I am in Colombia, fighting fever with coffee as I gaze at the Andes, in rapture probably induced by sickness. Intensely black clouds lift suddenly across the face of the mountains, as if plucked by gods, letting sunlight dapple the dense forest on the slopes. The thrill I always feel at the power and richness of the Colombian landscape almost makes me forget that I am shivering, sweating and wretched. But my next lecture is imminent. I have no time for ecstasy.
Colombia, like much of Spanish-speaking America, is getting ready to celebrate 200 years of independence from Spain. The Government and media have a lot riding on the events that start now, climax in 2010, and continue until at least 2019, 200 years after the rebels' definitive victory. This is a potentially great country, with vast territories, incomparable ecological diversity, many unsurpassable tourist Edens, a relatively educated and mercifully young population, outstanding institutions of higher education and a democratic tradition - though you would never guess it from the European and North American press - in no way inferior to those of most European countries.
Colombians, however, find it hard to project a positive image. A sense of historic failure and future frustrations obsesses them: the dissolution of "Great Colombia" in the 19th century, with the secession of what are now Ecuador and Venezuela; the loss of Panama to Uncle Sam's act of "rape" in 1903; the violence between conservative and liberal contenders for power towards and around the mid 20th century; the country's more recent reputation for narco-terrorism; and as if all this were not enough, the current source of shame: the soccer team's failure to qualify for the World Cup. The country's artists, film-makers and novelists - who seem almost uniformly cynical - heap up negative images of social conflict, political egotism and moral inertia. Colombians console themselves by exaggerating pointless achievements. They will tell you that their country is the world's biggest exporter of human bones and the second-biggest supplier of spare parts to General Motors. The real grandeur gets overlooked.
Apart from the soccer fiasco, the big stories in the media reflect Colombia's mood: how could rogue army units get away with inflating casualty figures in the "war against terror" by strewing battlefields with murder victims? Will the President wangle a third term of disputed constitutionality? How will two famous actresses, rivals in glamour and love, work out their campaign of mutual insults now that their lawyers are invoking the Colombian constitution and the Declaration of Human Rights? Colombia needs a happy 200th birthday party to escape from disillusionment, trivia and destructive self-criticism.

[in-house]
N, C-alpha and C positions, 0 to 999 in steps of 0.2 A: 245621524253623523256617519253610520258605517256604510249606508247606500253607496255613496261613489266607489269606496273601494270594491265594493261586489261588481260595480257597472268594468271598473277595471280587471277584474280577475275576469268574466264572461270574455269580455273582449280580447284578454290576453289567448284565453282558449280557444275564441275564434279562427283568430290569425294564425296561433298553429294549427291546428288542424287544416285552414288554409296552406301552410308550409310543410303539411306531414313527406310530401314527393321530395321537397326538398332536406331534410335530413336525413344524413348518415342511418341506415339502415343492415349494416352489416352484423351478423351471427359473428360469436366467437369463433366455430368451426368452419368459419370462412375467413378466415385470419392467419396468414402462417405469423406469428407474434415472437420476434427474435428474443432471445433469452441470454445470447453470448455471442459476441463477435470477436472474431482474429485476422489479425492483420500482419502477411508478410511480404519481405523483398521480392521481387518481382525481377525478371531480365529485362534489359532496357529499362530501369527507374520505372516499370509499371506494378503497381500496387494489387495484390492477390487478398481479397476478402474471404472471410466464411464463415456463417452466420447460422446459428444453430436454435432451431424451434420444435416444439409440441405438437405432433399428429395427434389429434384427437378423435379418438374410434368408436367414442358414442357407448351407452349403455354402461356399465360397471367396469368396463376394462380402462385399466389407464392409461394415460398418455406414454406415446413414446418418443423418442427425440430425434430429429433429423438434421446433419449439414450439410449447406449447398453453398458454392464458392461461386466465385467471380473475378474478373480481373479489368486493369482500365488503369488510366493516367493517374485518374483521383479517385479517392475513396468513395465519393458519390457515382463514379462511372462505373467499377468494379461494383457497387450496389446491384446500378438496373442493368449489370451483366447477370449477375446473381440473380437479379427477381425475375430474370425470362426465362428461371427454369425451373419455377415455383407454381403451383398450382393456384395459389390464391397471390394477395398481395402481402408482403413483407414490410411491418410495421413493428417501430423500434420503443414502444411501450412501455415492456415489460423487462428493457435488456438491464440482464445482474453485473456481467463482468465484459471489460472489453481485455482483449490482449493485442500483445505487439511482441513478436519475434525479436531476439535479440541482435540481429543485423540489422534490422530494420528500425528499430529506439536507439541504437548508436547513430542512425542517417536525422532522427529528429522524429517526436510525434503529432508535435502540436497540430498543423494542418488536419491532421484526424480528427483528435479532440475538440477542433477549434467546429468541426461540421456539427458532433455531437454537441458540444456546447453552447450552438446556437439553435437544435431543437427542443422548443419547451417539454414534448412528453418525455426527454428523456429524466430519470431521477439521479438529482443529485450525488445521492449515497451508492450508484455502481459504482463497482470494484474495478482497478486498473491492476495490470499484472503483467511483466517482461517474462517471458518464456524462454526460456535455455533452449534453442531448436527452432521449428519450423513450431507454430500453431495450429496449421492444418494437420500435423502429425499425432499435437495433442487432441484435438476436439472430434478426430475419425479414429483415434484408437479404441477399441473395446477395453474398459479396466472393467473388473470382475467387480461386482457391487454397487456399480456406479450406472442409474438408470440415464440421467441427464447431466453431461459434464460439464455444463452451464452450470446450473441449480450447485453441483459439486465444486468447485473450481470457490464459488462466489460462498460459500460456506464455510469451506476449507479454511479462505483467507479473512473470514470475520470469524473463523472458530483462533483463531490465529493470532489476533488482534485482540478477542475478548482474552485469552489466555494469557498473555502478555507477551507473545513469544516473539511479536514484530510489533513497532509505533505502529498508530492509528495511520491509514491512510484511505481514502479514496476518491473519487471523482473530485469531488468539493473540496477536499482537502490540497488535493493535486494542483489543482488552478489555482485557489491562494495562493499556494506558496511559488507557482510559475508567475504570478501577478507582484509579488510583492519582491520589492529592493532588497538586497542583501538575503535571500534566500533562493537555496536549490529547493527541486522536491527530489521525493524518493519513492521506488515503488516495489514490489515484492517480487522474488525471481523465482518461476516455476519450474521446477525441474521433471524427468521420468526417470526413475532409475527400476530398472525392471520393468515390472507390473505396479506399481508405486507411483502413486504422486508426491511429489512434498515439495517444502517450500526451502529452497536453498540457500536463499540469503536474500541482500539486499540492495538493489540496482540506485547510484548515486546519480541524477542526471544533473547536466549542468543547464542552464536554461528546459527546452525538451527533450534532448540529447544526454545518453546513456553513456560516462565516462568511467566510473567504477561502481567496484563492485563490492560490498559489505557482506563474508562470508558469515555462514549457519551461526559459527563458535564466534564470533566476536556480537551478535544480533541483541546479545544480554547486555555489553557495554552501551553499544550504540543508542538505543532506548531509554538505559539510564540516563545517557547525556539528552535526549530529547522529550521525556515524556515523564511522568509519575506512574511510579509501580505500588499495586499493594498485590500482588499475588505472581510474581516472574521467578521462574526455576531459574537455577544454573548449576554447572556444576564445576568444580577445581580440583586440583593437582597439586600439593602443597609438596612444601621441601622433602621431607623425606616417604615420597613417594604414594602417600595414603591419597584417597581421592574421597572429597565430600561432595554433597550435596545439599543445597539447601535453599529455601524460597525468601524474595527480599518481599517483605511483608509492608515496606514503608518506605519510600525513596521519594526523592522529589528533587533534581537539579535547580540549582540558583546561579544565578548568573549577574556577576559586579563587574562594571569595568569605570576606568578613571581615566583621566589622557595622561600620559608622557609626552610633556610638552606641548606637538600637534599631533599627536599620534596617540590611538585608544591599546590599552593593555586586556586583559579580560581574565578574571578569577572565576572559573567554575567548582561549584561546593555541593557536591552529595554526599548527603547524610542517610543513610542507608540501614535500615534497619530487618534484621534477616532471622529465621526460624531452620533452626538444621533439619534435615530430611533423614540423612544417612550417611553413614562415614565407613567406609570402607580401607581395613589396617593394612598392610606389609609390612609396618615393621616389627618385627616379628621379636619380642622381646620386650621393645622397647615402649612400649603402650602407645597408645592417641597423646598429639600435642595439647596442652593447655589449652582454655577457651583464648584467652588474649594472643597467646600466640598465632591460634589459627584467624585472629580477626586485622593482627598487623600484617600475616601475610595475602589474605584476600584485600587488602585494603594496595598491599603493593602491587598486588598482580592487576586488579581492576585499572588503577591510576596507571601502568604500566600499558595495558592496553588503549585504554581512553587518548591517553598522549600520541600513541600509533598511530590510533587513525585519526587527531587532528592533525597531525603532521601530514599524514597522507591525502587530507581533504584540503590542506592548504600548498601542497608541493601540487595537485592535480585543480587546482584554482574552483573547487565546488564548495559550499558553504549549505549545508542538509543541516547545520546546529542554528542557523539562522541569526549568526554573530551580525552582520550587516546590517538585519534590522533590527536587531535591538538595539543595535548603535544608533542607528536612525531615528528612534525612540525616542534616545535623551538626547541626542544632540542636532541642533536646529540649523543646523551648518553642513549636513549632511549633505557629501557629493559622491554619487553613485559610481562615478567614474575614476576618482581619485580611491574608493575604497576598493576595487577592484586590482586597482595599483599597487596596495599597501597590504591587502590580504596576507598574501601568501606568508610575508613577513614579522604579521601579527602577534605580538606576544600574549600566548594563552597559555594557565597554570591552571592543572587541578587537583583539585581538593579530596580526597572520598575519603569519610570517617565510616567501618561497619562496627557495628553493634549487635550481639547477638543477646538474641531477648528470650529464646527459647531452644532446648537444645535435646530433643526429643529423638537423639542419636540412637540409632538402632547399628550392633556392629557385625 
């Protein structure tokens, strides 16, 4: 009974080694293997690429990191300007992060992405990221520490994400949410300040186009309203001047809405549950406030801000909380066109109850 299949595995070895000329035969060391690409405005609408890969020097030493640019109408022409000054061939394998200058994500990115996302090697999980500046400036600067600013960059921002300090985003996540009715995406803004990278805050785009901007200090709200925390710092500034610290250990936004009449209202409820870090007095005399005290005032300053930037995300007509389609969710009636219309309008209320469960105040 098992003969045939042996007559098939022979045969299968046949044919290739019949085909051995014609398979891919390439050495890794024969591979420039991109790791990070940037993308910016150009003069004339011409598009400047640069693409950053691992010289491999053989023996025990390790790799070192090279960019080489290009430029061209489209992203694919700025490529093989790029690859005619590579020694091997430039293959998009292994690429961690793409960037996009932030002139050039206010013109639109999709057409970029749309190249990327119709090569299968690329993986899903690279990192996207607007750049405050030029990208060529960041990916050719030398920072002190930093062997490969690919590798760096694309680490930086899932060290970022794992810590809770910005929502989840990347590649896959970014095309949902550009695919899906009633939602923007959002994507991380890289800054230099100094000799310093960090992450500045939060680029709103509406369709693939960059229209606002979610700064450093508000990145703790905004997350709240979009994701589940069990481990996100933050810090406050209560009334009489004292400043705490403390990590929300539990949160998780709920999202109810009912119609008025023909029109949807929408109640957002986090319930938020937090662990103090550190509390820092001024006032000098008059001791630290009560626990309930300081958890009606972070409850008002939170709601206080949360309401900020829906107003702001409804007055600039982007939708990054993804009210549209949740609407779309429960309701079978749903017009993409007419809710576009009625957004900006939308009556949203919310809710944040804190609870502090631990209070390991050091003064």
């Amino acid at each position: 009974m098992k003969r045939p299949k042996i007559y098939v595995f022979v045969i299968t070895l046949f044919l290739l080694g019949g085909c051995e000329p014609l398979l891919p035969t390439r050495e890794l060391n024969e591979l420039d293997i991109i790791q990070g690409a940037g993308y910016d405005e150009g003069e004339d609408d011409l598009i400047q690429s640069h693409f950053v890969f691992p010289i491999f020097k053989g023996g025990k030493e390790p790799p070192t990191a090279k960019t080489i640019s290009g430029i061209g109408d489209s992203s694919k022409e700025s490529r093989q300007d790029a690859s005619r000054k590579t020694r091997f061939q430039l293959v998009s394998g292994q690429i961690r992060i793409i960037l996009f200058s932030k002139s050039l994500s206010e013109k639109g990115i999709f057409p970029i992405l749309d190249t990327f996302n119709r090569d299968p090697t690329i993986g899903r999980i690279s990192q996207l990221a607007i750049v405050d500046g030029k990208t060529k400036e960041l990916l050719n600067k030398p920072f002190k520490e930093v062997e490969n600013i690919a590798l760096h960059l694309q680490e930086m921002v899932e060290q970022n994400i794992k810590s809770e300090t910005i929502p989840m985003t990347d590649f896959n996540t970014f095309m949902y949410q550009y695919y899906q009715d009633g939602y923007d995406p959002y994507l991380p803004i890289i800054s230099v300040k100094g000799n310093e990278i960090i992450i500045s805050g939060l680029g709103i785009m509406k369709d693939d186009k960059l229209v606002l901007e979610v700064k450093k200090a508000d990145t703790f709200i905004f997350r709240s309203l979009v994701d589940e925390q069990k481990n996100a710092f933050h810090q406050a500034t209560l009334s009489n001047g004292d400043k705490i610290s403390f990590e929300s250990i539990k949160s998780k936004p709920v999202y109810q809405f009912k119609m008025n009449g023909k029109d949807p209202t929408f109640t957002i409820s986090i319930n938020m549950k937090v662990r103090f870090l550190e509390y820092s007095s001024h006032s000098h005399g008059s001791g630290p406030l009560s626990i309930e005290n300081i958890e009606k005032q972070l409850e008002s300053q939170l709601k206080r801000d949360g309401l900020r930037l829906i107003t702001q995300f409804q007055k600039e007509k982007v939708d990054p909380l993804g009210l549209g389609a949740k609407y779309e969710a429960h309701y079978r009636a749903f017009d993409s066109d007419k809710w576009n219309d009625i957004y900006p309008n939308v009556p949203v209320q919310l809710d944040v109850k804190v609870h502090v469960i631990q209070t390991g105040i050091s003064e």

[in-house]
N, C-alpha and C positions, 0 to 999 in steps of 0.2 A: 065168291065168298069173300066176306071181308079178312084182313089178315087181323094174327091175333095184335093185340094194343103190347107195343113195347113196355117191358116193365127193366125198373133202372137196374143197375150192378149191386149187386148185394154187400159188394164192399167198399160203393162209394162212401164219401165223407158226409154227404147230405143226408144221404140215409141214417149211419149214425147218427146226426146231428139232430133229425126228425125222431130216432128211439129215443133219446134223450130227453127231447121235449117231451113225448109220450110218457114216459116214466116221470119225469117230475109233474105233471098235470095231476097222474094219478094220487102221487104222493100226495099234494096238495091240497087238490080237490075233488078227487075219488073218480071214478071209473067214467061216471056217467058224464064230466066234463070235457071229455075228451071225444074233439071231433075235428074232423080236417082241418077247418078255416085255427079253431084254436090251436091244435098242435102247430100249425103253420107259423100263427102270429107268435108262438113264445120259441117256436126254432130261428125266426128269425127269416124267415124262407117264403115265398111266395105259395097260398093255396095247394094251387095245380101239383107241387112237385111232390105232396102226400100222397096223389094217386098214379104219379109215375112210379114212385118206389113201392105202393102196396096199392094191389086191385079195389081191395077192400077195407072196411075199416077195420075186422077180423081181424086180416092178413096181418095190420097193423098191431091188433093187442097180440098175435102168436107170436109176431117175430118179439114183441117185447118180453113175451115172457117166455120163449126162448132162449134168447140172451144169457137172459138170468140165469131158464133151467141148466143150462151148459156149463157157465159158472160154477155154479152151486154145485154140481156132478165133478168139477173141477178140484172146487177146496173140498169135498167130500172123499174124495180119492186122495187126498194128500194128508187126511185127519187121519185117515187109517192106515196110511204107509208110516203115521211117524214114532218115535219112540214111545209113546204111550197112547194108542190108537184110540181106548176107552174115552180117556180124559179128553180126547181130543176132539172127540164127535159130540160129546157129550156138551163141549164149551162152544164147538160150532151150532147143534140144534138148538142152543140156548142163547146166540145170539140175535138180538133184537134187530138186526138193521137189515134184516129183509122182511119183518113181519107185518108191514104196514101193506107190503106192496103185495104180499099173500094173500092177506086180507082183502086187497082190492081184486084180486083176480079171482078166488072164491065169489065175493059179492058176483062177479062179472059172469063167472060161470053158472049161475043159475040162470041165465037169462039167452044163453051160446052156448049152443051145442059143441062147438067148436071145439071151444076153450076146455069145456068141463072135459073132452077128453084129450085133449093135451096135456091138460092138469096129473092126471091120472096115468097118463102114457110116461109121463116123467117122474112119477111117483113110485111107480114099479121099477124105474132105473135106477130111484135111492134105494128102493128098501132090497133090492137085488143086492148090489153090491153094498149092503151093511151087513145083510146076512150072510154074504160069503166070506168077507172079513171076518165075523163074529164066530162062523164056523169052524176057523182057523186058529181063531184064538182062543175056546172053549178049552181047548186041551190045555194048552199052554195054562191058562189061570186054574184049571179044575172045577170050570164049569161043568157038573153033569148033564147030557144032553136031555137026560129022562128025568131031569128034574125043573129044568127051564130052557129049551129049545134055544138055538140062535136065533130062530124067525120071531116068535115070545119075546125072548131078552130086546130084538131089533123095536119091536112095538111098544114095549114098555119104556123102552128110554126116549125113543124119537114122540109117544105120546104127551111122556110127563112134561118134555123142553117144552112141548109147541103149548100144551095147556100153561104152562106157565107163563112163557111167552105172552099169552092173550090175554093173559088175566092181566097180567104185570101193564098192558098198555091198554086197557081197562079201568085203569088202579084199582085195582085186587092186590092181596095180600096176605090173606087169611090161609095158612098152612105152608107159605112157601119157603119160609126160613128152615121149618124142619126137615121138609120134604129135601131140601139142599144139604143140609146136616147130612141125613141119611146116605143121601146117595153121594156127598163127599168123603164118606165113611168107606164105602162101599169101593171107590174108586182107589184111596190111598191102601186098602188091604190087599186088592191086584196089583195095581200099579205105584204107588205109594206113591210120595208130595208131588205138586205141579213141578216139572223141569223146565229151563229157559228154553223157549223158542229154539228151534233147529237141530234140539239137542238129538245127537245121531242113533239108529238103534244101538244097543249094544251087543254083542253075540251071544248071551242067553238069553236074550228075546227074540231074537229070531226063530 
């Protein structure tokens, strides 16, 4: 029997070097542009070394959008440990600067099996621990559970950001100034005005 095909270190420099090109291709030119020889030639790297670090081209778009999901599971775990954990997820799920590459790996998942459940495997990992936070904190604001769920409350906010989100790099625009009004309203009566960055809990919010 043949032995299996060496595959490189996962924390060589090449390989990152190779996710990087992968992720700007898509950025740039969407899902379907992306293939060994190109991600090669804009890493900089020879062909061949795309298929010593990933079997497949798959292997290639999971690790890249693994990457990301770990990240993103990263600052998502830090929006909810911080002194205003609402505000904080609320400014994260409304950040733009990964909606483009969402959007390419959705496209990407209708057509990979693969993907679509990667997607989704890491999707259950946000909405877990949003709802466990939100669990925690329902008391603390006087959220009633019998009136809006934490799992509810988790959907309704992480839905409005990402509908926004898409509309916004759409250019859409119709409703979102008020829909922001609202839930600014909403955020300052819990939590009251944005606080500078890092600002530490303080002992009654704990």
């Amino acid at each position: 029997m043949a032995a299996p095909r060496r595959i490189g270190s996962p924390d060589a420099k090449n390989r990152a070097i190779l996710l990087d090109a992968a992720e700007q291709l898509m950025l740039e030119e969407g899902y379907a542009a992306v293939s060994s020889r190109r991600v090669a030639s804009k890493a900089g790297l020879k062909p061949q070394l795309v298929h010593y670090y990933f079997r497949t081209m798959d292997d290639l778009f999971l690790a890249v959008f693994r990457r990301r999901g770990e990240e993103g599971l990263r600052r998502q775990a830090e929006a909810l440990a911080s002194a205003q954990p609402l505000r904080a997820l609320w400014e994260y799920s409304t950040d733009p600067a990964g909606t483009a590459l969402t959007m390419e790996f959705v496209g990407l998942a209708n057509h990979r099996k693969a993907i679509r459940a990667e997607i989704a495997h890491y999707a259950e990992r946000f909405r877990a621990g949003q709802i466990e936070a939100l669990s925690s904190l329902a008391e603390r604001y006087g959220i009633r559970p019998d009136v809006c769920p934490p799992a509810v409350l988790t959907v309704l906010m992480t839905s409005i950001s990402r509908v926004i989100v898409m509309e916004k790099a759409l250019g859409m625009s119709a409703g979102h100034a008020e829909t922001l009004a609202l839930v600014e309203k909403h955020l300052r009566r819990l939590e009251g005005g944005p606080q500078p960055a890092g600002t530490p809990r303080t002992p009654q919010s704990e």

But I have a bad feeling. Centenaries inspire scholarship and scholarship is rarely good for communal self-esteem: it explodes myths, exposes iniquities, confirms disenchantment and corrodes heroes' feet of clay. Colombians have no shared story to defend against this potential subversion. The country is so vast that particularisms rend it and almost every major city has its own version of the advent of independence, privileging its own role. Historians give every region plenty of research with which to build redoubts.
In the absence of a common story, Colombians do have a common hero. Simon Bolivar is hailed as founder by half a dozen republics, but Colombia has a special affection for "the Liberator", who fought his most dashing campaign on its soil, won his greatest victory here, forced the disparate parts of the country into unity, anticipated my rhapsodies over its landscapes, and ruled it as a legendary early president. It is hard to go far without encountering monuments to Bolivar and places named in his honour.
Centenaries, however, can wreck reputations. Think of Columbus in 1992: accused, unconvincingly, of genocide, and excoriated by the politically correct of the world. Or recall Francis Drake in 1988. The former English hero re-emerged as a pirate, an unreliable companion in arms and a bit of a spiv. Revisionism topples almost every idol when his or her big anniversary comes around, and I am sorry to tell my Colombian friends that Bolivar is extremely vulnerable. He was a brilliant publicist, but mawkish romanticism disfigures his writings. He was a clever politician, but his dearest projects ended in failure. He had a high moral vision, but he grabbed the chance to be a dictator, terrorised supposed enemies and bloodily broke the laws of war. He had a great heart, which envy and prejudice sometimes shrivelled. He was an ingenious commander, but in the end tropical disease beat the Spaniards. Insects, not insurgents, were the most effective warriors for independence.
President Hugo Chavez, of neighbouring Venezuela - perhaps the most hated man in Colombia today - has already made Bolivar ridiculous with zany hero-worship and prodigality in promoting the Liberator's cult. He calls his own gimcrack ideology "Bolivarianism". Colombia's cynical opinion-makers probably won't take long to start dragging Chavez's hero down. Colombia, I fear, as I swallow my aspirin and head for my lecture, may end its great bicentennial celebration with nothing left to celebrate.